It’s inevitable. But not final.

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David Bahn-Reflections Podcast

Finally, when we could stand it no longer, we decided to stay alone in Athens, and we sent Timothy to visit you. He is our brother and God’s co-worker in proclaiming the Good News of Christ. We sent him to strengthen you, to encourage you in your faith, and to keep you from being shaken by the troubles you were going through. But you know that we are destined for such troubles. Even while we were with you, we warned you that troubles would soon come—and they did, as you well know. That is why, when I could bear it no longer, I sent Timothy to find out whether your faith was still strong. I was afraid that the tempter had gotten the best of you and that our work had been useless.

But now Timothy has just returned, bringing us good news about your faith and love. He reports that you always remember our visit with joy and that you want to see us as much as we want to see you. So we have been greatly encouraged in the midst of our troubles and suffering, dear brothers and sisters, because you have remained strong in your faith. It gives us new life to know that you are standing firm in the Lord.

How we thank God for you! Because of you we have great joy as we enter God’s presence. 10 Night and day we pray earnestly for you, asking God to let us see you again to fill the gaps in your faith.

11 May God our Father and our Lord Jesus bring us to you very soon. 12 And may the Lord make your love for one another and for all people grow and overflow, just as our love for you overflows. 13 May he, as a result, make your hearts strong, blameless, and holy as you stand before God our Father when our Lord Jesus comes again with all his holy people. Amen. – 1 Thessalonians 3:1-13 [NLT]

Adorned Pathway Pastel | Dearborn, MI | August 2022

“The chickens are coming home to roost,” he said. “What do you mean?” I asked. “We started all those mission congregations, and now we have to support them,” he replied. It was the way things were done 40 years ago. A district of our denomination would start mission sites and support them financially over a sometimes interminable period of time. Everyone hoped that over time they would become self-supporting, but that was not always the case. Too often, in fact, congregations developed an entitlement mentality. It was inevitable: That model could not sustain itself.

Death and taxes are said to be inevitable as well. In fact, they are said to be the only two things that you can count on. But there is another – prosperity gospel preachers notwithstanding: We will suffer if we follow Jesus. Paul alludes to this in this letter to the church in Thessalonica. They have suffered – just as he had said they would. He writes, “But you know that we are destined for such troubles. Even while we were with you, we warned you that troubles would soon come—and they did, as you well know.” 

Some say that a peaceful and happy life is the evidence of being in the will of God. Debbie Boone sang, “It can’t be wrong when it feels so right.” Oh my. Sadly that is certainly not true. Although they will ultimately pay, drug lords, crime bosses, and scallywags of every type enjoy outwardly peaceful and happy lives. A happy life may be a gift of God. We may pray the prayer of the psalmist:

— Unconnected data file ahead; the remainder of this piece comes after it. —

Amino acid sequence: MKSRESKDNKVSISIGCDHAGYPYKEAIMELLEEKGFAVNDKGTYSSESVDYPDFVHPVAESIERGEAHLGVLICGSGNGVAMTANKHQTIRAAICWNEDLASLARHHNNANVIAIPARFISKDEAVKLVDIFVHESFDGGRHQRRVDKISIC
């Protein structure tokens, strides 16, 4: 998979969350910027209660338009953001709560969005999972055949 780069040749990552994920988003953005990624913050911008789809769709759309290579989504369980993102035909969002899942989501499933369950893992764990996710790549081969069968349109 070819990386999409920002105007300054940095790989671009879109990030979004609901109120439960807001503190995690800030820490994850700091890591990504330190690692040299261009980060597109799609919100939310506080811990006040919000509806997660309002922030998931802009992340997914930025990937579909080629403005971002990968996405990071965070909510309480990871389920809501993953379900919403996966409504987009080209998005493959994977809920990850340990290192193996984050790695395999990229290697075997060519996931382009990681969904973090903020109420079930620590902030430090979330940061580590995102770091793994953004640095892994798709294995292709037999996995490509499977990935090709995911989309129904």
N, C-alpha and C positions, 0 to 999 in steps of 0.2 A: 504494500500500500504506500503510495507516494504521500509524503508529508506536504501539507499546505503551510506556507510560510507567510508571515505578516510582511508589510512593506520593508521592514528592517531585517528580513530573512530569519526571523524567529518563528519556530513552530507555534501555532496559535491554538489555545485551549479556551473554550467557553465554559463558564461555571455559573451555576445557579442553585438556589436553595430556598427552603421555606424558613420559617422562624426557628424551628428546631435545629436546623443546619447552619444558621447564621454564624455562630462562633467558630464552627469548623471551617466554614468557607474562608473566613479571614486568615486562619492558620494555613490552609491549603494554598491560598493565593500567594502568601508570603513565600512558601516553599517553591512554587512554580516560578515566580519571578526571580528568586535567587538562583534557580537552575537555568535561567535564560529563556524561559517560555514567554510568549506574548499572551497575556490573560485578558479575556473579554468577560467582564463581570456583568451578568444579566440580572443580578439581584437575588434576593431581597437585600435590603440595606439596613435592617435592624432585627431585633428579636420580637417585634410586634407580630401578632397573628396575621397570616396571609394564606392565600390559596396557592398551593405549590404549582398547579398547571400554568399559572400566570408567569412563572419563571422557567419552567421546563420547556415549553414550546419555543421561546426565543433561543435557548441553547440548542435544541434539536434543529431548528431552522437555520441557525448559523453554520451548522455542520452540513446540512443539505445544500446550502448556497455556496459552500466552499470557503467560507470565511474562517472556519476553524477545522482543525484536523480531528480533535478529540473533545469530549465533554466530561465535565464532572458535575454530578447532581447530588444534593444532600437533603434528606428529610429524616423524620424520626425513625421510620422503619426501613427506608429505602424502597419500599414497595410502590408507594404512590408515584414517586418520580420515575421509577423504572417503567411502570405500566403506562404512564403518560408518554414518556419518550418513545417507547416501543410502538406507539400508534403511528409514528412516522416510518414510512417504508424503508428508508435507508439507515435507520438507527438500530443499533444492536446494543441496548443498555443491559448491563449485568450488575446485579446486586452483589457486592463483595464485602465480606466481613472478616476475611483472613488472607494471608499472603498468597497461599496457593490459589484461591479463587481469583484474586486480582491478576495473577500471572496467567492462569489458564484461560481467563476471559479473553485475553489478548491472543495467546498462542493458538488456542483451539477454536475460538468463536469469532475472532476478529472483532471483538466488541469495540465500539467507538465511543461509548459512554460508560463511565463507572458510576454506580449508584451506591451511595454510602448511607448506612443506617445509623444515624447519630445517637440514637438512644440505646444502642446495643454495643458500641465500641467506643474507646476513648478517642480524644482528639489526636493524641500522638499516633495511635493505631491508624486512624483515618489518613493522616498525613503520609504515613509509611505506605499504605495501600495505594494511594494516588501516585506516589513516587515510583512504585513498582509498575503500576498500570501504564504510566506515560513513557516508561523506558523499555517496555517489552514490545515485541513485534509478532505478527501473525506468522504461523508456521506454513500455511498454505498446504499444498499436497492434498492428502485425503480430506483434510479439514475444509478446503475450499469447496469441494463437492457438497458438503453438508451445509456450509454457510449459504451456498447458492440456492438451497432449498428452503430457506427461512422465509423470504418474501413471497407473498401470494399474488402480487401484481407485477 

The Lord is my chosen portion and my cup;
    you hold my lot.
The lines have fallen for me in pleasant places;
    indeed, I have a beautiful inheritance. – Psalm 16:5-6

But when trouble comes, we must also pray with Jehosaphat:

“O our God, will you not execute judgment on them? For we are powerless against this great horde that is coming against us. We do not know what to do, but our eyes are on you.” – 2 Chronicles 20:12

We can do that because our hopes are based on God’s eternal promises. And we believe that God’s steadfast love endures forever. We live this out in faith in God and in love for one another. We are neither abandoned by God nor without the comfort of others in the midst of our suffering; though sometimes our friends’ well-meaning words may prove to be unhelpful. (I’m thinking of Job’s three friends who came to be with him in his suffering. They said nothing for 14 days. But when they began to speak, they moralized, judged, and pontificated. None of that was helpful.)

You may know someone who is suffering. He may be experiencing a crisis of faith. She may be nearly hopeless. I’m not certain that by telling him or her that such suffering is inevitable they will be comforted. But I am certain that God’s steadfast love is expressed sometimes without a word, explanation, or justification. No I told you so will salve the wounded heart. But a word of prayer, a kind touch of the hands, a reminder of our true hope will avail to God’s purposes.

For suffering may be inevitable. Jesus said, “In this world you will have trouble.” But he also said, “Rejoice, I have overcome the world” (John 16:33). This is our hope in the face of the inevitable troubles we must all face. Thank God for those who do not give the false-hope of a troubleless life, and for those who are willing to stand with us in the face of those inevitable troubles. They may be inevitable. But they are not final.

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